And so I now see my life on a different trajectory. I will be leaving this land of inhumanity, of neglect, war, ignorance and blindness for good in the future. I will miss the majestic mountains and wildlife. I will miss the open space and night sky. I will sorely miss my American family, some of whom are probably reading this now and tearing up along with me. This is the America that we have all created together, an America that has slowly sapped the life blood right out of me trying to find a way to make it work. This is the apparent land of plenty of our fore fathers, where all men are created equal.

I'm leaving the land of plenty.


~~~~~~~~~~~~~~~~~~~~~

Addendum: I do not want to be mysterious here... I have severe gall bladder disease. I need to have it removed.

4 comments:

Vicky Cook said...

I am an Australian resident in the US. I am horrified at the way Americans have rejected socialised medicine. To me it is a basic human right. Why should my right to access medical care be dependent on the lottery of birth, having a family who can afford to pay the outrageous premiums.

What are people really scared of in the US? Is it really the fear of what will happen to premiums or is it they think they may have to wait in line behind someone with an inferior household income? I think it is easy to say you don't want socialised medicine when you are fortunate enough to have your coverage provided by an employer.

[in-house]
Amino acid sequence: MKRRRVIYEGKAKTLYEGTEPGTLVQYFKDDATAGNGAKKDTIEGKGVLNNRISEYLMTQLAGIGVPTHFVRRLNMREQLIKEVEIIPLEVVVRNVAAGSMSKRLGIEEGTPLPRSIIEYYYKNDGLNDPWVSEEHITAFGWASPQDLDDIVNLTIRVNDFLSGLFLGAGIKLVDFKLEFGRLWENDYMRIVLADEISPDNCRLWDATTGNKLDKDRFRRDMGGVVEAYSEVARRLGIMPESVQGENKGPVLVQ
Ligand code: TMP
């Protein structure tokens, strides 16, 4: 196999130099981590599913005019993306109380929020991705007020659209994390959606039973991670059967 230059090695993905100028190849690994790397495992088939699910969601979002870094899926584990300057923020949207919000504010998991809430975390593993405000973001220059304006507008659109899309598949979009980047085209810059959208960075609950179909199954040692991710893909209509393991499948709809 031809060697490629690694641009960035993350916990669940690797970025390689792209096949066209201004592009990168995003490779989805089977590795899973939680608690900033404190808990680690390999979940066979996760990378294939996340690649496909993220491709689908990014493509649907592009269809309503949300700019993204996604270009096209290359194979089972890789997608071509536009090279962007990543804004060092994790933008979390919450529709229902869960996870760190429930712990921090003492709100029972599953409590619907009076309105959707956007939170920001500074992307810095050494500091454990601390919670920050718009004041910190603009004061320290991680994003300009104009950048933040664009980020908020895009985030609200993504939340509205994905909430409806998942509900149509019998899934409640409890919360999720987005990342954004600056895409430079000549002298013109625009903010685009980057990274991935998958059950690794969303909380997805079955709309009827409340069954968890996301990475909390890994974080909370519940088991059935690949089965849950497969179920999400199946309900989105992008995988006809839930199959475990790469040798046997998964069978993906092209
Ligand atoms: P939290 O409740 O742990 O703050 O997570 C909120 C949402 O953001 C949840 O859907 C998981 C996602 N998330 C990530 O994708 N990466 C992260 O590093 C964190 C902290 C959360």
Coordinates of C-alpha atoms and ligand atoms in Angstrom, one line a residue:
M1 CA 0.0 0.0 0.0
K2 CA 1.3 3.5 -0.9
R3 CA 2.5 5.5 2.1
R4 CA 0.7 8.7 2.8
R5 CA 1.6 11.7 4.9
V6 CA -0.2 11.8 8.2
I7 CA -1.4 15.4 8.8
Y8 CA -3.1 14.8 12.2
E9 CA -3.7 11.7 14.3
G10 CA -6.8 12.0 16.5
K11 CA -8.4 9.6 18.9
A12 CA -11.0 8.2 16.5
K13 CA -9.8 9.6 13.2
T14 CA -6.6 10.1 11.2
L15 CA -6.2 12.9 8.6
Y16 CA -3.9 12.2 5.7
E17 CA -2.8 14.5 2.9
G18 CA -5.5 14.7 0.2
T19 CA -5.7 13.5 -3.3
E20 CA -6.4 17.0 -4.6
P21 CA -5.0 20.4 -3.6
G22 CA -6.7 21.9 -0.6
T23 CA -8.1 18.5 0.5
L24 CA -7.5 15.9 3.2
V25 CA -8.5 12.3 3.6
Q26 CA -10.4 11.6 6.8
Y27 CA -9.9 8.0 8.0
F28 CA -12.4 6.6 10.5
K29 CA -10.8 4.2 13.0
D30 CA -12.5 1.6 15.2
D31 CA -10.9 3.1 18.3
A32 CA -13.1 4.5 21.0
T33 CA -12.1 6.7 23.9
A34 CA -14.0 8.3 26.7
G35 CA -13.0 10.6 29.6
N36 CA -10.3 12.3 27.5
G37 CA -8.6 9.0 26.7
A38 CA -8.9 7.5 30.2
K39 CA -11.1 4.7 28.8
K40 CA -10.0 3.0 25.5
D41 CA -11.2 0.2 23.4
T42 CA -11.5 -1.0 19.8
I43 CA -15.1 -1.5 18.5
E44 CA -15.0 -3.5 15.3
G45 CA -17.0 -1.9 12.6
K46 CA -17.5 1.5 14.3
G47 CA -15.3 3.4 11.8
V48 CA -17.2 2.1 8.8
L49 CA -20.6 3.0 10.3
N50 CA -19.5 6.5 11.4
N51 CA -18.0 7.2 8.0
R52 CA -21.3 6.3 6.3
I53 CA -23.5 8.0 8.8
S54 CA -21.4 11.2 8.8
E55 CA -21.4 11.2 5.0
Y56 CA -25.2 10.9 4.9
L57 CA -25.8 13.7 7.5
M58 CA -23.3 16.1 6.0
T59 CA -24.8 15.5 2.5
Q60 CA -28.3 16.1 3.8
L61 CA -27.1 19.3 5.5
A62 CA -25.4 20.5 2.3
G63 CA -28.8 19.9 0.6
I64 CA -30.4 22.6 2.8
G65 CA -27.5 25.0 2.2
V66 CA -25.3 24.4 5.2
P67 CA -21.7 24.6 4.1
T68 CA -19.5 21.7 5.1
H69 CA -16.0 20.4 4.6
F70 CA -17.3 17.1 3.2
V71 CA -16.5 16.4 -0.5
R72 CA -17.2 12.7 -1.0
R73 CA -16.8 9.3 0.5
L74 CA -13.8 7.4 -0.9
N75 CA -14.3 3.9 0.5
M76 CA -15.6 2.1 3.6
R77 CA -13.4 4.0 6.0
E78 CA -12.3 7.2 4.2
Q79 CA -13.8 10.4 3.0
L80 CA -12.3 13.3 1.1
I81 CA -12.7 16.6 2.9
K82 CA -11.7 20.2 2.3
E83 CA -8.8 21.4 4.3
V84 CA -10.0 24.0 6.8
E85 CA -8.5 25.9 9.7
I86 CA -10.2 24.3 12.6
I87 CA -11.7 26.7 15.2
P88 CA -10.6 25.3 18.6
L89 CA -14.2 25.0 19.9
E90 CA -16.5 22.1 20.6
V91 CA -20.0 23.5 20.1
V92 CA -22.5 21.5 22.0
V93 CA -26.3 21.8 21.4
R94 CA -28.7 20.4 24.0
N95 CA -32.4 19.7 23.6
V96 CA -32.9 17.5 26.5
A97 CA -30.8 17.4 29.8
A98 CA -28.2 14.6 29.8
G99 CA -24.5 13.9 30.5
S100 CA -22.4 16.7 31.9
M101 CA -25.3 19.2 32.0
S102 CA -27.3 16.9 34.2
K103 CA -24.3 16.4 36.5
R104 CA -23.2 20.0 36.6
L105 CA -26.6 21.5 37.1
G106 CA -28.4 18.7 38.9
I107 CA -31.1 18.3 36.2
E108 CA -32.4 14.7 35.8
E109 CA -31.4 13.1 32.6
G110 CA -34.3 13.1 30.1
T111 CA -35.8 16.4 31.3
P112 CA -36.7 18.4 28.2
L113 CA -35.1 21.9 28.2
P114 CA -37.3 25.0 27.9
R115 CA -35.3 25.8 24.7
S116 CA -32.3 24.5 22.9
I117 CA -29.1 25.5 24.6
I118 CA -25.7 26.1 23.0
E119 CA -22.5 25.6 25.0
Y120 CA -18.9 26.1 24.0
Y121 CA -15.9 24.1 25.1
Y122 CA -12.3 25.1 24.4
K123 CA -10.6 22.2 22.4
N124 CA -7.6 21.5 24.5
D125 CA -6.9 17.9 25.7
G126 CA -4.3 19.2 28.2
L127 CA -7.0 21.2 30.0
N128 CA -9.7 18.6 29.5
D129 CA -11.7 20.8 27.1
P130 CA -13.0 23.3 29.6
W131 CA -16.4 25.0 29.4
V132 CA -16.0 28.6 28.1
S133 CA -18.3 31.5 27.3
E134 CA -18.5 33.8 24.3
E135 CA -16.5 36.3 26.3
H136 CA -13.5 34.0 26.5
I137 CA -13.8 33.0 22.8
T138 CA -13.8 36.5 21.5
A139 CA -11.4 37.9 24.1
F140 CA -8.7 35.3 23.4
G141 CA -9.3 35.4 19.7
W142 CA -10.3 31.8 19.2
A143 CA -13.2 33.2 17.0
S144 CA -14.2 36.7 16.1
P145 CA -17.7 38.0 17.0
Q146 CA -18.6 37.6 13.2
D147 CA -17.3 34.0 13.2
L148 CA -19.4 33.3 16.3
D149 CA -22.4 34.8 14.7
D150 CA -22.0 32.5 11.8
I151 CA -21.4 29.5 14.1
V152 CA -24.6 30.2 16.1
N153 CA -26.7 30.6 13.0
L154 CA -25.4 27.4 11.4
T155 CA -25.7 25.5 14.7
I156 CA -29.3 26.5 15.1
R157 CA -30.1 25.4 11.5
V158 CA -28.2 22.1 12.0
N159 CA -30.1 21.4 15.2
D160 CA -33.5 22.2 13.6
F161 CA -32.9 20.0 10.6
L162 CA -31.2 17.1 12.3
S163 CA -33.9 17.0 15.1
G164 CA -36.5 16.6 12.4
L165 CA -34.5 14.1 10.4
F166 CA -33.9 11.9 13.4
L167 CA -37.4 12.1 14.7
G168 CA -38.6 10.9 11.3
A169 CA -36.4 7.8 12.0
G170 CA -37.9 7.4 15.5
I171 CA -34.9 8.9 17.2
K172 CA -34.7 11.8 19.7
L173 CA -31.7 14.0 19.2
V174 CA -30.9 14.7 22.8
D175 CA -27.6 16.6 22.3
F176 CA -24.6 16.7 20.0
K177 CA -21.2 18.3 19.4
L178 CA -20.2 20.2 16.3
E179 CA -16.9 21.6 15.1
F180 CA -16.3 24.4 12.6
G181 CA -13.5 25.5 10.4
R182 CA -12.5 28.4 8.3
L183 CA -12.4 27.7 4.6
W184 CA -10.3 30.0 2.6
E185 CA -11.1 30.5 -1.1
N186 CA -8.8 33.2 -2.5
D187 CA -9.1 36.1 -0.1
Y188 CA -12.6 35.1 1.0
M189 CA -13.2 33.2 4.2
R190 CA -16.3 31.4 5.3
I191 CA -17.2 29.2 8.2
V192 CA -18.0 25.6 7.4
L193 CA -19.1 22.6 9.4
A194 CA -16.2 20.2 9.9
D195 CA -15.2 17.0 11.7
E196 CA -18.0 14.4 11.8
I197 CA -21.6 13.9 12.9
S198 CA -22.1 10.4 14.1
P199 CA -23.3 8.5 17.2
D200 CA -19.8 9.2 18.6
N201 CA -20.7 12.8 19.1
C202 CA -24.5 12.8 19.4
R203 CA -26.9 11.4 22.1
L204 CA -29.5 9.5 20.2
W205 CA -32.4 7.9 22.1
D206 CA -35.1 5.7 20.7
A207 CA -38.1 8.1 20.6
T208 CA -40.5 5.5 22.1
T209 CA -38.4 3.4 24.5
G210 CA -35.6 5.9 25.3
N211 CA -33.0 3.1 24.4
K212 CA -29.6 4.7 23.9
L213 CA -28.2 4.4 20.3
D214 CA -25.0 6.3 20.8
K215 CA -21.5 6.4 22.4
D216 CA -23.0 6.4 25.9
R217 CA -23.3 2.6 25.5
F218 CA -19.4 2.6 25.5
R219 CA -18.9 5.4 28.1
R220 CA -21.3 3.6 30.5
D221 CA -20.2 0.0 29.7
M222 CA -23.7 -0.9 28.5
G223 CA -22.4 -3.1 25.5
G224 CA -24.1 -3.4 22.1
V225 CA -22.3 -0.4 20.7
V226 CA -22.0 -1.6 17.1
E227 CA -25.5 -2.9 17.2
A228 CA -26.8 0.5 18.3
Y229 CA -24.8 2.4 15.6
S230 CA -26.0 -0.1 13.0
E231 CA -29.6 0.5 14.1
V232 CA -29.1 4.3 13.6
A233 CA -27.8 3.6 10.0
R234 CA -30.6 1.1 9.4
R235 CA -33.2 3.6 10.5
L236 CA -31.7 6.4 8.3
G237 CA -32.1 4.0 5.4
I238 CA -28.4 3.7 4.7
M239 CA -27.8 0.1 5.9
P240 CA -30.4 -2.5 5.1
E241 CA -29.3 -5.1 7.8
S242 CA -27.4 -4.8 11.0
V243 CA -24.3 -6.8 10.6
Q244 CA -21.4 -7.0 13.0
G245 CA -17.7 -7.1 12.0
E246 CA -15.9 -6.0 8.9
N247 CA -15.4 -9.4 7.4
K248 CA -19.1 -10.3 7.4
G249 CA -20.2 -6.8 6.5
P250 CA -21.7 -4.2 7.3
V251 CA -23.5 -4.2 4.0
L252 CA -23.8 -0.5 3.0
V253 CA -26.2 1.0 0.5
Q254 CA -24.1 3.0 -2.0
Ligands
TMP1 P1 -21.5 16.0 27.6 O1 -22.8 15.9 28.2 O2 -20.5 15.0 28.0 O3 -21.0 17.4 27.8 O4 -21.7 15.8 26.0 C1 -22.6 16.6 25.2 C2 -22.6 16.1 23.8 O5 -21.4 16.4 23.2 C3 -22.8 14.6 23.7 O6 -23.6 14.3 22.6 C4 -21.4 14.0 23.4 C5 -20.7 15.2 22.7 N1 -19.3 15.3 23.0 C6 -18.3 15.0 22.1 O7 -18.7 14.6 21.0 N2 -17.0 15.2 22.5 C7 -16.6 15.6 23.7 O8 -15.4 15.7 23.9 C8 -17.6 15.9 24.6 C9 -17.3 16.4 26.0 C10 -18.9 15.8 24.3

Good luck with your operation.

Betsy said...

I so get this! It's just one of the many reasons I prefer to live here in Europe, yet few people I explain it to can or want to understand this.

Good luck with your operation! If you've been having trouble for so long it will probably be a big relief to have your gall bladder taken out and to finally be able to return to your normal, healthy self!

Sending positive vibes your way!

G in Berlin said...

I hope you are feeling better now and that the operation has successfully and easily been past.
I think Americans are in the grip of evil commercial interests, that the media is corrupt and feeds vileness to them and that Americans, when asked correctly, have shown over and over again that they want people to have medical care regardless of income level. But when that question is asked in a certain way, perhaps using the term "socialism", they are negative: this is a result of ingrained fears (made so through the vile media and the ineffectiveness of the non-vile) and I find it very sad that the government doesn't protect the people from lies and falsehoods.

Jennifer said...

Until this post I thought you'd be coming only for the surgery, but now you've got me wondering: are you moving back for good?

Nothing is perfect. There are some things about Italy that I find perfectly detestable, but after ten years the good parts outweigh the bad. I was a little miffed when you wrote about such an ugly Italy right before you left. She's not perfect, but I love her anyway.

The same, though, can be said for the United States, although as time goes by and my distance grows, I see the "positivity" the country seems to rinse everything in. If most Americans don't want universal health care, I think their stance has more to do with the media force of corporate America than the kind of people they are. Fearmongering works, unfortunately. And the current system is far too profitable for too many people despite failing many more.

That said, the system here is far from perfect. There are many interests. There are tons of doctors/dirigenti who have no business holding the positions they hold. Again, the patient's interests are often last in line.

I hope you get the care you need here. It makes me proud that I live in a country that will help you. I was sorry to read that you were sick and I will be hoping for a quick recovery.